I know that this term has been recently used in conjunction with red lights which is a pity. While it might make a thrilling moment on television, it gives a very inaccurate and misleading picture of how red lights work.
Even worse, it raises unnecessary fears.
The answer: red lights won’t fry your brains.
If you follow the guidance given in this blog, you’ll notice that there is occasional mention of heat, because some LED strips can get warm. And anything warm on your head can be uncomfortable.
This is easily avoided by making yourself a light hat that is open and not closed in – the Cossack is the best DIY design.
This ABC story is generating interest in red lights and Parkinson’s disease.
You might want to discuss red lights with your doctor.
If you take in a copy of the ABC story, your doctor will most likely inwardly sigh and tell you not to believe everything you read.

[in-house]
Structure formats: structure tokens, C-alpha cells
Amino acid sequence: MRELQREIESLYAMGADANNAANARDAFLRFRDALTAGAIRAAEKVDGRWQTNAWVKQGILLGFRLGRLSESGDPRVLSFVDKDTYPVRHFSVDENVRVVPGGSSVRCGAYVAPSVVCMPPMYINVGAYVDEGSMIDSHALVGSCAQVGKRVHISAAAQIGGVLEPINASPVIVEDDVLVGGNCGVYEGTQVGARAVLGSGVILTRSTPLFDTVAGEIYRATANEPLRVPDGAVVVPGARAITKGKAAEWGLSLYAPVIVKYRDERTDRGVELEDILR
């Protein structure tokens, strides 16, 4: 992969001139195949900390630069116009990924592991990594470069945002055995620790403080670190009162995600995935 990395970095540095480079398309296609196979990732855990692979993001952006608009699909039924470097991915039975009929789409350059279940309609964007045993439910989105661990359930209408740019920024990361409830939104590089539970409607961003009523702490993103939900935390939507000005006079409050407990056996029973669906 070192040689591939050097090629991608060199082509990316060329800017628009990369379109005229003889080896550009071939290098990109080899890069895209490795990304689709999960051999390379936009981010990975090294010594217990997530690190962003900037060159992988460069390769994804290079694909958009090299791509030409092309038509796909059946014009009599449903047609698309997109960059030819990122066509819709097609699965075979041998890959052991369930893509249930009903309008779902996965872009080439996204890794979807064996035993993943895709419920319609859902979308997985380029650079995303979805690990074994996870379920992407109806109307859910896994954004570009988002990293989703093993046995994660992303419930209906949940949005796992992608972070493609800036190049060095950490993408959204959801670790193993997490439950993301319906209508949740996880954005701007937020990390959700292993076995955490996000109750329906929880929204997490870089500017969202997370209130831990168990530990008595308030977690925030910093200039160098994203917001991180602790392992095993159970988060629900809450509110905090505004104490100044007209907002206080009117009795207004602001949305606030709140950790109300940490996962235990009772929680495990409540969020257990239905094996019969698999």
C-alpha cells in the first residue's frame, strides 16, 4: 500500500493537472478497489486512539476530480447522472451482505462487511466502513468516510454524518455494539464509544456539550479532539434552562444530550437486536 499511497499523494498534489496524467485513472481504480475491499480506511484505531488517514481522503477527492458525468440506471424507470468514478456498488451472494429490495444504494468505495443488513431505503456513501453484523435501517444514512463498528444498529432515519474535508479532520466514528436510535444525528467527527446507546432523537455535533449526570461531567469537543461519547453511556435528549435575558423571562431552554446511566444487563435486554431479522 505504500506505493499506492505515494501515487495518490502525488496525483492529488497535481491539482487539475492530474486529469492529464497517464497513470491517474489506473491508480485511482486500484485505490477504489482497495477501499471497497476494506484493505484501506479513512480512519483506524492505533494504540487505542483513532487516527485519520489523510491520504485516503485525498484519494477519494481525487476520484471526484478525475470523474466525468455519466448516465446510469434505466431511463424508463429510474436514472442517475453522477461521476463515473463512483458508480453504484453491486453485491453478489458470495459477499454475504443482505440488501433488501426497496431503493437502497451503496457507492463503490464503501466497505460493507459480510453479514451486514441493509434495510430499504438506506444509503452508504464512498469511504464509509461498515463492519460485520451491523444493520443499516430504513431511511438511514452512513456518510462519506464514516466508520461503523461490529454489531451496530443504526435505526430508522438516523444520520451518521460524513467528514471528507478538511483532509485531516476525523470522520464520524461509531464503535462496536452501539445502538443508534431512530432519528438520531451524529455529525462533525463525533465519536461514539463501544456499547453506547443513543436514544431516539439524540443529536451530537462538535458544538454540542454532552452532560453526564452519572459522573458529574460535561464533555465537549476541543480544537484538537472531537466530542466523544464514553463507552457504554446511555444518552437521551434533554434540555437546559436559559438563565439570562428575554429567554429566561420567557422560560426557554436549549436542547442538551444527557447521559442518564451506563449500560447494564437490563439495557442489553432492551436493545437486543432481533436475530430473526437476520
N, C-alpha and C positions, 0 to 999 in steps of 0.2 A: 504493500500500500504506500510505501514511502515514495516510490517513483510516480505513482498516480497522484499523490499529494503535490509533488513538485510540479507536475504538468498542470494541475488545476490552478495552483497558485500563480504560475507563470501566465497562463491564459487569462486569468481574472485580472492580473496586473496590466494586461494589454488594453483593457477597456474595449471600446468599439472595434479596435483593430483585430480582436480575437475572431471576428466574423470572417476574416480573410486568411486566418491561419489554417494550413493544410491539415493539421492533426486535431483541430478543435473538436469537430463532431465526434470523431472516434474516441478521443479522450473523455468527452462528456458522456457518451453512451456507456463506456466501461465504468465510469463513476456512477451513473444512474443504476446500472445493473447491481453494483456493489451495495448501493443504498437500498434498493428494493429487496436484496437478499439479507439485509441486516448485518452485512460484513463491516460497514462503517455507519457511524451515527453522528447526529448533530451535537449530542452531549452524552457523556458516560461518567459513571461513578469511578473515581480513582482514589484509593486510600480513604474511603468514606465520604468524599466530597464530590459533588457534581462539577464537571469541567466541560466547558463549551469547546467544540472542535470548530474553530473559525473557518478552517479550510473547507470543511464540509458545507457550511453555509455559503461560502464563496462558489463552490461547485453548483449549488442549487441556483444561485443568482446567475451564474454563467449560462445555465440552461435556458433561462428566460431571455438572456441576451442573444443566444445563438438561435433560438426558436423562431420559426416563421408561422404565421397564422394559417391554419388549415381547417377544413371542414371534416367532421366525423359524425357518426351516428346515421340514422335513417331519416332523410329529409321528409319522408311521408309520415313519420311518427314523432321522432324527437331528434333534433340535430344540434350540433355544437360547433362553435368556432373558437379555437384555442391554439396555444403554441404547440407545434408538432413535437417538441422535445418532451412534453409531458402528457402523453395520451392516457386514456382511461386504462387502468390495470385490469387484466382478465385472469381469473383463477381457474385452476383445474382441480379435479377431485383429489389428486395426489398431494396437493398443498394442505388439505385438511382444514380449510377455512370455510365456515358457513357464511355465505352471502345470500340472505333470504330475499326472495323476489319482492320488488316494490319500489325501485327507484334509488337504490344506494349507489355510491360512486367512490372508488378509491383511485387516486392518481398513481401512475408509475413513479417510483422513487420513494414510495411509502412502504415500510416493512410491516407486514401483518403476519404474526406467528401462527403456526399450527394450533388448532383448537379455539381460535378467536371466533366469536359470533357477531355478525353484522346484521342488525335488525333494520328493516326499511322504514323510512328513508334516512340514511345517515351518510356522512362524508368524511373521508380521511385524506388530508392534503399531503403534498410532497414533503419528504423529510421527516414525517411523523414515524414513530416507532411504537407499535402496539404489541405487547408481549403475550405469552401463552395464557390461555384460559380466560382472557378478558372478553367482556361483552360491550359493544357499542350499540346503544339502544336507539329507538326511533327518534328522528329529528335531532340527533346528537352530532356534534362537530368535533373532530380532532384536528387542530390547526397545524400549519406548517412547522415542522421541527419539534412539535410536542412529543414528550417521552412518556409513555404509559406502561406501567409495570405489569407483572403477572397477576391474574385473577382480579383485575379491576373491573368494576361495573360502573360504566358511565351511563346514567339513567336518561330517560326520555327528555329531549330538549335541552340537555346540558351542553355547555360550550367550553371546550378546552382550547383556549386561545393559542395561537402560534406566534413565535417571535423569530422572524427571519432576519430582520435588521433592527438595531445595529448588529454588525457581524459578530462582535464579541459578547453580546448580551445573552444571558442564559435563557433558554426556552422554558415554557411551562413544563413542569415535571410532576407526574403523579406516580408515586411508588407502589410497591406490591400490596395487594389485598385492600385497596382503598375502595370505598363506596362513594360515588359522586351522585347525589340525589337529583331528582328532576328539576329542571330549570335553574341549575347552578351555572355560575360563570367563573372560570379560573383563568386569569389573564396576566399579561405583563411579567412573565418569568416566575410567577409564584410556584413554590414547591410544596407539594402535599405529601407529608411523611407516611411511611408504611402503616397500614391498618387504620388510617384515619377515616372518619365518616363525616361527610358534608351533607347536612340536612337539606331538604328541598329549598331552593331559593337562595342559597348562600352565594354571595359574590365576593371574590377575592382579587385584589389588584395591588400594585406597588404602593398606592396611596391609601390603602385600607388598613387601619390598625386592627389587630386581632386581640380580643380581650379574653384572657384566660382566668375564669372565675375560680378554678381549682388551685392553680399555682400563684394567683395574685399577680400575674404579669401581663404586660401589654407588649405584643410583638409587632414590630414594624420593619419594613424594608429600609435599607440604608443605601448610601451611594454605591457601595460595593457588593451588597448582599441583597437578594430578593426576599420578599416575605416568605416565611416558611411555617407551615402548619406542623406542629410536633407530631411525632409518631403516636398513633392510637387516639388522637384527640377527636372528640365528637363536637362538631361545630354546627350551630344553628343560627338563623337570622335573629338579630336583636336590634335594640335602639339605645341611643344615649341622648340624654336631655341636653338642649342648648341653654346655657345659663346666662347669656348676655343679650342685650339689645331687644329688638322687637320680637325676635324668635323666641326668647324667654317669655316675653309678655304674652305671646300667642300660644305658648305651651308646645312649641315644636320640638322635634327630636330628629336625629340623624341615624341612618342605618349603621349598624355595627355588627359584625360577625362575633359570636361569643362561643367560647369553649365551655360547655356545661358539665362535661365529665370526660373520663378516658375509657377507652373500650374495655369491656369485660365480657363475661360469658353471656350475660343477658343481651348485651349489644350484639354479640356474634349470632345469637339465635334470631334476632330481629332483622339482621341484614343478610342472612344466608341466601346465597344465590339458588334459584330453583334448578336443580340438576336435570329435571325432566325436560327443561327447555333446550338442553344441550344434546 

Here’s a better idea – give your doctor original research articles!
Here’s how to do that:
Please read this earlier blog post about how to help your doctorDownload and print the medical journal article article on that post. This article is by Prof John Mitrofanis and is a fabulous summary of red lights effect on brain cells.Please read a 2018 blog post about a new journal article. This article describes the Tasmanian case studies mentioned in the ABC story.Download and print this medical journal article as well.Take both articles to your doctor.
Blind your doctor with science – it’s the kind thing to do…
Constant knee pain makes it hard to be active, so in mid 2015, I did a lot of sitting and reading. One of the books was Norman Doidge’s The Brain’s Way of Healing.
Chapter 4 covered the effect of red and near infrared light on the brain and spinal cord, and there were some remarkable stories told. In passing, Doidge mentioned the positive effect of red and near infrared light on arthritic joints and damaged tendons.